Communication is key when you’re a freelancer. You have to be proactive about work as in most cases, it isn’t just going to come to you. But in some ways, freelancing is similar to having a salaried job. Just as you’d let your boss know you’re wanting to take leave, you would let your clients know too. The difference is that in the first example you have to ask for permission, whereas as a freelancer the executive decision lies with you. This is great, but it also means you have to implement some good practices around planning to avoid leaving your clients hanging. You could let your clients know about your upcoming leave two months in advance. If it’s possible in your line of work, offer to do some work for them ahead of time so they are sorted while you’re away. Most clients, especially if you work for them regularly, will probably take you up on the offer - which may result in your busiest weeks of the year before your holiday!


Always deliver exceptional quality work

Delivering exceptional quality work every single time goes hand in hand with never missing a deadline. Together, they form the foundation of your reputation. Your passion and commitment to your craft will shine through in the quality of your work. We’re all human and we all make mistakes - but those key values weigh heavier. It’s said you only get one first impression, and that’s very much the case with freelancing. To form a professional collaborative relationship with a client, you need to give them your best effort and work every single time.


Show commitment and flexibility

Let’s say you normally have a turnaround time of two weeks, but your client needs the work done in two days. Showing flexibility when there’s an urgent situation, to help your client out, will be beneficial to you in the long run. A combination of being proactive, flexible and producing quality work shows your commitment. What goes around, comes around. In saying that, your mental health is important too, so don’t feel like you always have to say yes to everything. When one door closes, another opens. It’s finding that balance between being the best freelancer your client could wish for and keeping your sanity, that often proves most difficult.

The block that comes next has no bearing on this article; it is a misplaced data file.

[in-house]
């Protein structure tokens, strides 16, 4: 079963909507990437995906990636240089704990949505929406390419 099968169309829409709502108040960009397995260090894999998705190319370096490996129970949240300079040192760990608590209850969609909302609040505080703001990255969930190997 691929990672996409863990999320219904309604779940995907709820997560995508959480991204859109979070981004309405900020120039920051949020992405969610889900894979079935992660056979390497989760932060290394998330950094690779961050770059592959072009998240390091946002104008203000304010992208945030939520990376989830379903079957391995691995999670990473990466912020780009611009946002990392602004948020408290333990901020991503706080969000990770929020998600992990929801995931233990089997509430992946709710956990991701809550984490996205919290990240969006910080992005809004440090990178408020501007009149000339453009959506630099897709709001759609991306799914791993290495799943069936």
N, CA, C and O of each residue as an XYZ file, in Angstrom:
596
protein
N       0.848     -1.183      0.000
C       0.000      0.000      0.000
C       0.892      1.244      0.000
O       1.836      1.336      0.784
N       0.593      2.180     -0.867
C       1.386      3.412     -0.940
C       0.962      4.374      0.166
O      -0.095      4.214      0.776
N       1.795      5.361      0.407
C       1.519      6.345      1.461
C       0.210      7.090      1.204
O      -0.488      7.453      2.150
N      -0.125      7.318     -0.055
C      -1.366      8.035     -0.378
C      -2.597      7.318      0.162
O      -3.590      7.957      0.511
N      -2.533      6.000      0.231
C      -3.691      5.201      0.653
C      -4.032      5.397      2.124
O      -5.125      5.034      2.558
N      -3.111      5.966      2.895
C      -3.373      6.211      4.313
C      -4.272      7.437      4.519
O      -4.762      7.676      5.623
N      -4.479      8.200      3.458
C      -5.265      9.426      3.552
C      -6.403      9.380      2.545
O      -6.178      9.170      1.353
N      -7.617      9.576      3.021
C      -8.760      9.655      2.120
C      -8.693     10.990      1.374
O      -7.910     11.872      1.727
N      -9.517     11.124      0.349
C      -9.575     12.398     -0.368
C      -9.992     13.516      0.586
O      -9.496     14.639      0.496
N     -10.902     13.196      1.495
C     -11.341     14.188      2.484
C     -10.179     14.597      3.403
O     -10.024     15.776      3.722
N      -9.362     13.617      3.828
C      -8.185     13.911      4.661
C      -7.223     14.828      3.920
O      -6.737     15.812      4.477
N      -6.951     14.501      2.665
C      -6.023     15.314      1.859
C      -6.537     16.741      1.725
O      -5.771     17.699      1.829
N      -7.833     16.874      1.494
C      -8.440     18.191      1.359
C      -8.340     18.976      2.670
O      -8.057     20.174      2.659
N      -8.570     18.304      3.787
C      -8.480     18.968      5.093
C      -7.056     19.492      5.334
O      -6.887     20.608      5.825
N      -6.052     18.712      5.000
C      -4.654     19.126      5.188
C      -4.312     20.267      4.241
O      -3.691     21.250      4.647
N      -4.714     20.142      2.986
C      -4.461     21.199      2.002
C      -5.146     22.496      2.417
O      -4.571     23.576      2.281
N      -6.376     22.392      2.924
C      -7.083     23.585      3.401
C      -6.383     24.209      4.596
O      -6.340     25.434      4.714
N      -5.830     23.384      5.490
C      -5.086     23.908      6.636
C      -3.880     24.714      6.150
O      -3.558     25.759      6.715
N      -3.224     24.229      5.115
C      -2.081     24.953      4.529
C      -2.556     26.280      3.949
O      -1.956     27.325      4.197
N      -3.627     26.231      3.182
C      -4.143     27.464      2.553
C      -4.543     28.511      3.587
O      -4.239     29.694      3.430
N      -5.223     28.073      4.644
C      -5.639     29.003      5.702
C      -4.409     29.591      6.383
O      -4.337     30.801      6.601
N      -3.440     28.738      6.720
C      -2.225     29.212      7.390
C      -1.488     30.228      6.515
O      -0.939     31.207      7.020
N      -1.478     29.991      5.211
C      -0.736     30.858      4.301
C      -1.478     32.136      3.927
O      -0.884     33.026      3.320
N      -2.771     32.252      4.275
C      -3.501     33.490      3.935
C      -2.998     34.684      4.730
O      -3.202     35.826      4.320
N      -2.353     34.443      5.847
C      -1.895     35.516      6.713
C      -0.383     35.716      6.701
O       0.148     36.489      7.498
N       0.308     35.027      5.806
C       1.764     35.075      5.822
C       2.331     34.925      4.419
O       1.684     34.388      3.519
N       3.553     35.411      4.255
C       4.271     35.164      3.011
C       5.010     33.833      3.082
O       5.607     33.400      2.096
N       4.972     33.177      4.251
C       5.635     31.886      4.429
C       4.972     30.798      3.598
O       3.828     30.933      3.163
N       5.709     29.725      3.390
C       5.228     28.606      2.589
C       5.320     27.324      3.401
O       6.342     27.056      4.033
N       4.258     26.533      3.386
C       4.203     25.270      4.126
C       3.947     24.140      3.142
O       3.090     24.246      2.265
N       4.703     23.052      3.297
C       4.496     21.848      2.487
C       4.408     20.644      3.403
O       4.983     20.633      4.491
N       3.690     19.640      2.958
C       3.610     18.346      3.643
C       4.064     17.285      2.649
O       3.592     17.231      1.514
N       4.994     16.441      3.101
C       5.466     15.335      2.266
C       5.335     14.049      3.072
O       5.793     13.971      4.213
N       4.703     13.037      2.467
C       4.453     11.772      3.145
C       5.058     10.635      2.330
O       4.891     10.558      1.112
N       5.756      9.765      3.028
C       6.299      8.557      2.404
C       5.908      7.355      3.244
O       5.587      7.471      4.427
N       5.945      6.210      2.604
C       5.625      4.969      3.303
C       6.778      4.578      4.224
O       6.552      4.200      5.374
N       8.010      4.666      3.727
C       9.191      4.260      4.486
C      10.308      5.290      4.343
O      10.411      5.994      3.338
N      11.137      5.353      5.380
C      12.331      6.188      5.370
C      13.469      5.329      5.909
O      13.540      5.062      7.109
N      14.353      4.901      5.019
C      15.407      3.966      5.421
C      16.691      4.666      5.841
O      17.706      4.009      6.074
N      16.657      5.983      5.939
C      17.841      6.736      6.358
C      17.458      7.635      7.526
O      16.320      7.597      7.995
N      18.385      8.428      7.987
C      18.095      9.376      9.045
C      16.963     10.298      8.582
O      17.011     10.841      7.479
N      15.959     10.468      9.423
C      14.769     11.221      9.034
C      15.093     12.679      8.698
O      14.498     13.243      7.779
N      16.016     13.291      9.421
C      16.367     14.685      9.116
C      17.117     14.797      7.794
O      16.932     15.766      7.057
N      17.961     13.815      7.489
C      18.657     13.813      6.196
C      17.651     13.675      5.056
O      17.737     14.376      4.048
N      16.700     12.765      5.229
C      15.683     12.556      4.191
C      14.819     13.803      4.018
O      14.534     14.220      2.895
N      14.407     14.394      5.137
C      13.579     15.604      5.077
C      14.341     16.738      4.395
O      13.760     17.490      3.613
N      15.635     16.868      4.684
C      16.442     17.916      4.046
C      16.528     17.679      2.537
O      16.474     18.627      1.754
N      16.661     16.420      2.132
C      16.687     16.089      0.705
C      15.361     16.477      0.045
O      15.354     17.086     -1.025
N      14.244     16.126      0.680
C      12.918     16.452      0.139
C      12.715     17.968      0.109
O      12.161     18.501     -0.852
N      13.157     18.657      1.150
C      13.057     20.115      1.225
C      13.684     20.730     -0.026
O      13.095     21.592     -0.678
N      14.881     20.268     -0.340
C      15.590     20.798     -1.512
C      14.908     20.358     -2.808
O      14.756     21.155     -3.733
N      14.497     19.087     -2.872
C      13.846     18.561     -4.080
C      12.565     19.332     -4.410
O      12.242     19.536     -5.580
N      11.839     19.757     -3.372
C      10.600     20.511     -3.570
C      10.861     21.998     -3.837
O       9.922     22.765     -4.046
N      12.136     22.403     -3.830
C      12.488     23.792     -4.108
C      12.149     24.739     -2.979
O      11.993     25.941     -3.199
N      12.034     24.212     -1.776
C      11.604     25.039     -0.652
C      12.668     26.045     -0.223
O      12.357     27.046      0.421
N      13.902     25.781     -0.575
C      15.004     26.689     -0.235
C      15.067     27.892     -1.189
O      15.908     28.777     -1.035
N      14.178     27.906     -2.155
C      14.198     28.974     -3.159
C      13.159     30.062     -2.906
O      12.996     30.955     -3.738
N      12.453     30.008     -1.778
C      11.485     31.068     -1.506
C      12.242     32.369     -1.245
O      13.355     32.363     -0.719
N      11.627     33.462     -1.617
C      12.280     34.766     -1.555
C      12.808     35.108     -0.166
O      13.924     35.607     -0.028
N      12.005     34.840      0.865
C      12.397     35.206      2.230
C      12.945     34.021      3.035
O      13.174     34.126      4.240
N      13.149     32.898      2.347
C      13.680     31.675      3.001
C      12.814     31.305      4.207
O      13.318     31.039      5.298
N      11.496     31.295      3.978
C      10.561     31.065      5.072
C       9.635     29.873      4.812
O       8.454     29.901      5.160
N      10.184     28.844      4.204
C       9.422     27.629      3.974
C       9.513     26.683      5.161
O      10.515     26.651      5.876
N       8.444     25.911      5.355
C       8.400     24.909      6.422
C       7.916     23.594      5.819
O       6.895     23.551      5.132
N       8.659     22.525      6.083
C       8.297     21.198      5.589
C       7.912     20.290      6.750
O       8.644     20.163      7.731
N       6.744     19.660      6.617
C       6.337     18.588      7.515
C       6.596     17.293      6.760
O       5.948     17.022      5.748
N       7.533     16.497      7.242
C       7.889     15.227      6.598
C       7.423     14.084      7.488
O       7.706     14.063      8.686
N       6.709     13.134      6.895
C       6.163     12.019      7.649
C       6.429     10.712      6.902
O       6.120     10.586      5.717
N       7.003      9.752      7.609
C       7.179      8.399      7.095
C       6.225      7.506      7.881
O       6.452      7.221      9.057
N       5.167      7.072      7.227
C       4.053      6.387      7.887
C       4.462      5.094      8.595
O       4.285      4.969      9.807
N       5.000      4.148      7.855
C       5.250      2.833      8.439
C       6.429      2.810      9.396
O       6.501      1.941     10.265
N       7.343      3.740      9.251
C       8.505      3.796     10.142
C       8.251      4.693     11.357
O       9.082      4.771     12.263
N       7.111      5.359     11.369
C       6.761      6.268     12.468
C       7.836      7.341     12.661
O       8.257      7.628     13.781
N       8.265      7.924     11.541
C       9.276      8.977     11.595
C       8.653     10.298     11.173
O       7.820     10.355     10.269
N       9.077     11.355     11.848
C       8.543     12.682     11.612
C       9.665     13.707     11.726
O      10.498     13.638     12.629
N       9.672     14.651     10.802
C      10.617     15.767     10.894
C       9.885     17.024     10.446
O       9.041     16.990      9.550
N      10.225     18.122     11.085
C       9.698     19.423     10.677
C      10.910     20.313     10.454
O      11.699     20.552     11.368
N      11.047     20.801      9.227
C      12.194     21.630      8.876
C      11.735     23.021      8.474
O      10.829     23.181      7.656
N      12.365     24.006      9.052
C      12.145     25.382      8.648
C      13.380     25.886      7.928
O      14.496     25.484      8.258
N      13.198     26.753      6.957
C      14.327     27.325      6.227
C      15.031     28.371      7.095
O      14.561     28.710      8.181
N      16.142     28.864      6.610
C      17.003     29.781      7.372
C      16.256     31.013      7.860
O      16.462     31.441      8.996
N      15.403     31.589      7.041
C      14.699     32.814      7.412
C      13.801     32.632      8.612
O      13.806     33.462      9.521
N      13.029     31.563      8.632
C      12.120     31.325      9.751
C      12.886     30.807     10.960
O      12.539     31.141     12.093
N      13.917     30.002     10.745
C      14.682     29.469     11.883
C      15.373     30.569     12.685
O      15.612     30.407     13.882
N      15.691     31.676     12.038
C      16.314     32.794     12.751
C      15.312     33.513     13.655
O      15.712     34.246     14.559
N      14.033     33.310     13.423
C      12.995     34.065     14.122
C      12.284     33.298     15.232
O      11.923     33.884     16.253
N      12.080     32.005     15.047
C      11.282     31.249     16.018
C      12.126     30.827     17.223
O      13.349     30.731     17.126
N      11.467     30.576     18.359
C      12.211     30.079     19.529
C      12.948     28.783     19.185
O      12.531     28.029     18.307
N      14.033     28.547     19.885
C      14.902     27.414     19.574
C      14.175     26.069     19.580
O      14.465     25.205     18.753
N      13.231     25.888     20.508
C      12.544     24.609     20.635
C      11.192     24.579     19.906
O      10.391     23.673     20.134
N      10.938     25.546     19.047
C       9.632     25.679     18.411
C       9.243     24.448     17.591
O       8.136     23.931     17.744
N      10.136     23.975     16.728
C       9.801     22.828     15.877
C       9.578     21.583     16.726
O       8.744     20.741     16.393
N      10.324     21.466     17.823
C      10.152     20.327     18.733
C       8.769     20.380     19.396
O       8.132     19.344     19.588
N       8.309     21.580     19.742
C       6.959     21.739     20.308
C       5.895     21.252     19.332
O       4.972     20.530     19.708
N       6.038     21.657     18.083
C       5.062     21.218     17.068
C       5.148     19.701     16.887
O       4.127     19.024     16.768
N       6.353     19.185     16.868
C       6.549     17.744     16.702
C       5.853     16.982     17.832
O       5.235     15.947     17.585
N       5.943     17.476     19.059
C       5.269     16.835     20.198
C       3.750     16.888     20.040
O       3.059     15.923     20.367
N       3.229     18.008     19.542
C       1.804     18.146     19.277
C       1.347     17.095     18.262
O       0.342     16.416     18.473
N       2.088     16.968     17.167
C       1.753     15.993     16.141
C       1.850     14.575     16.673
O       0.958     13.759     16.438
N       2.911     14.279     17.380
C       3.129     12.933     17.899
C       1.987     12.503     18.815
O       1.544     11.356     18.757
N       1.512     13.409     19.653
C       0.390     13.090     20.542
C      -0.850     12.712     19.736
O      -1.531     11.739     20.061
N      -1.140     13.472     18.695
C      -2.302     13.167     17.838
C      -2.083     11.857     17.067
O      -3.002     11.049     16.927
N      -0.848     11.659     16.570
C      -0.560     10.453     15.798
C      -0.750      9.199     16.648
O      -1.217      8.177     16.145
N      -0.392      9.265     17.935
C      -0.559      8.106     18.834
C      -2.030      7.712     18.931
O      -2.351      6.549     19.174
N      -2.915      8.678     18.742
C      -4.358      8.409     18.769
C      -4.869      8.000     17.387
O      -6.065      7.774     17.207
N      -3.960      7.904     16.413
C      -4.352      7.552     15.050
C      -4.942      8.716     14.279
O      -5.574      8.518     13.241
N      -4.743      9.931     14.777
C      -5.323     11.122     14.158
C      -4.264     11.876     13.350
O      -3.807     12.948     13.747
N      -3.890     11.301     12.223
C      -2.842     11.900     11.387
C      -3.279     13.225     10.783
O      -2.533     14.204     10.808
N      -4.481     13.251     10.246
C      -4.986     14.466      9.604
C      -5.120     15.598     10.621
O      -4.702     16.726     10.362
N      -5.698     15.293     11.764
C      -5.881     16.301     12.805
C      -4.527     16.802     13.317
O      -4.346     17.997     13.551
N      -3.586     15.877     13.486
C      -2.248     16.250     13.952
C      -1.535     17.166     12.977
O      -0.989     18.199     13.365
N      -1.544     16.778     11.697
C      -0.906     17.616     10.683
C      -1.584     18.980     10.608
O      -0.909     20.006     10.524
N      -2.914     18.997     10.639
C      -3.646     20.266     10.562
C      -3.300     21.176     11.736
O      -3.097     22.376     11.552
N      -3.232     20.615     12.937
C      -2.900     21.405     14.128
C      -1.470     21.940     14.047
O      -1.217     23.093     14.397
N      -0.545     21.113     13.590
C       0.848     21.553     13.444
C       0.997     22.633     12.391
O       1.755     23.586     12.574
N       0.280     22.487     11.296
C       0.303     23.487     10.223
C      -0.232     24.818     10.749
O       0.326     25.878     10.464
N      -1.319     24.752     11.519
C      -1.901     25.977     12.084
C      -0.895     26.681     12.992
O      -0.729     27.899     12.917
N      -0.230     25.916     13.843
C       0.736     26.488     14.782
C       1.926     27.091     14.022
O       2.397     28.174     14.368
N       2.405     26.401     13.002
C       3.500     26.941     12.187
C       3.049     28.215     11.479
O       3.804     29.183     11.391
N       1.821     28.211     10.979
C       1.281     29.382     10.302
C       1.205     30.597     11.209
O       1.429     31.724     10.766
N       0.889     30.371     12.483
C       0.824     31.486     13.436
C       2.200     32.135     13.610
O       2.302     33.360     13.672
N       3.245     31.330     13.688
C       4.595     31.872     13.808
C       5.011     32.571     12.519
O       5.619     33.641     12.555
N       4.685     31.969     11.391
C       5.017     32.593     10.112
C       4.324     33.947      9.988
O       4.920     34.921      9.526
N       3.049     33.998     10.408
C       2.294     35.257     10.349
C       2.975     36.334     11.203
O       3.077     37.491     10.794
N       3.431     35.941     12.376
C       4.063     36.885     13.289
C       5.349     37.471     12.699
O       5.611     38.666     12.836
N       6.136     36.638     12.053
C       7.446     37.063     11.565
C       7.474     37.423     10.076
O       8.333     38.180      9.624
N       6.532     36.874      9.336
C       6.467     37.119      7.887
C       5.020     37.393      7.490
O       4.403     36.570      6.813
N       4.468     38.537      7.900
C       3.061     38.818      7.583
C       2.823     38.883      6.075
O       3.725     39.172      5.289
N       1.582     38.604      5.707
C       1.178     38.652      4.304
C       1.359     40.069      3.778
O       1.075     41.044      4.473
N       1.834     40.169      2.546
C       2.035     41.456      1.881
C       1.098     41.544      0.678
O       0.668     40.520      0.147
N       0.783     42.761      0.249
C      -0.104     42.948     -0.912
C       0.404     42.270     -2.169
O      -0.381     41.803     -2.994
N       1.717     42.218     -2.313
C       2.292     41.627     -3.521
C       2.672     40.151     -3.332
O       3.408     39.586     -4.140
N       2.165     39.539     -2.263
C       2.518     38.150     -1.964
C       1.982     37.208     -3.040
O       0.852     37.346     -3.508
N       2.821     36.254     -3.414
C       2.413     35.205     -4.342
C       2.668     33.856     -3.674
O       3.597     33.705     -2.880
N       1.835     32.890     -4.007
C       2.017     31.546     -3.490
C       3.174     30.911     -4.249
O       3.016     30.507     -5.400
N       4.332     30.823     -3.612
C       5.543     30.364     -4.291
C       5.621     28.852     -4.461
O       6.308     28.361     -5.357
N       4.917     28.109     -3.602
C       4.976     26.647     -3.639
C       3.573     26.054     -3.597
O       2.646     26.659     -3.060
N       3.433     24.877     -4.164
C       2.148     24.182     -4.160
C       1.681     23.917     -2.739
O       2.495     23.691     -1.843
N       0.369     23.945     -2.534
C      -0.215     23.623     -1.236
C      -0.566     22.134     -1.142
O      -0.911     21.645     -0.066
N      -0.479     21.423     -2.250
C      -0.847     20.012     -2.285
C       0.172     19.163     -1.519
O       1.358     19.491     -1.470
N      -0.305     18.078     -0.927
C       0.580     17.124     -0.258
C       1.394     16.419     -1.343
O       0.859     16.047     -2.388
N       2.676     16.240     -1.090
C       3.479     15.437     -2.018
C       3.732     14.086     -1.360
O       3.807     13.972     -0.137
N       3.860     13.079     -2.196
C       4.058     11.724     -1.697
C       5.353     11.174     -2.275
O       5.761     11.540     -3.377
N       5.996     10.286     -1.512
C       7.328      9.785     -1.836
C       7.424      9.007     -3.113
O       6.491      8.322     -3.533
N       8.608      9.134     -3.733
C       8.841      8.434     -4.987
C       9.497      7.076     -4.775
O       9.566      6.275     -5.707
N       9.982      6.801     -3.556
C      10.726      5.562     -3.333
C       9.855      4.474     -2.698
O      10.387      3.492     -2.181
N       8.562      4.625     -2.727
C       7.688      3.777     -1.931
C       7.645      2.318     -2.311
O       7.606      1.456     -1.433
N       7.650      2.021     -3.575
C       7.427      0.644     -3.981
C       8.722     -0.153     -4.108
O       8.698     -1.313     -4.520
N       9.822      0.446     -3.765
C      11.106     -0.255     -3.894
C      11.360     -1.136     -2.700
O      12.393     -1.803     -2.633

Be human, show you care

At the end of the day, we’re all human. A great professional relationship is built on more than the points above. Ask how your client’s day has been. How they’re handling the current environment. If they’re looking forward to a new season or if they have particular hobbies they enjoy doing in their free time. Forming a genuine connection with the person providing you with work is such a crucial part of building a loyal client base. It’s a two-way street as well, your clients are more likely to show empathy to you when you’ve shown it to them. Above all, it’s fun to talk about something else than work now and again. Your clients are the closest thing you have to colleagues as a freelancer, so treat them with kindness and respect.


Wrapping it up

Building a regular income stream may take quite a while, but you can start straight away on building a loyal client base. It all starts with your first client. Hopefully, the points above will help you create strong professional relationships, built on a steady foundation. You’ll be able to reap the benefits from starting on the right foot for the duration of your entire career. Freelancing is for a large part business relationship management, and you’re the manager!

Share on: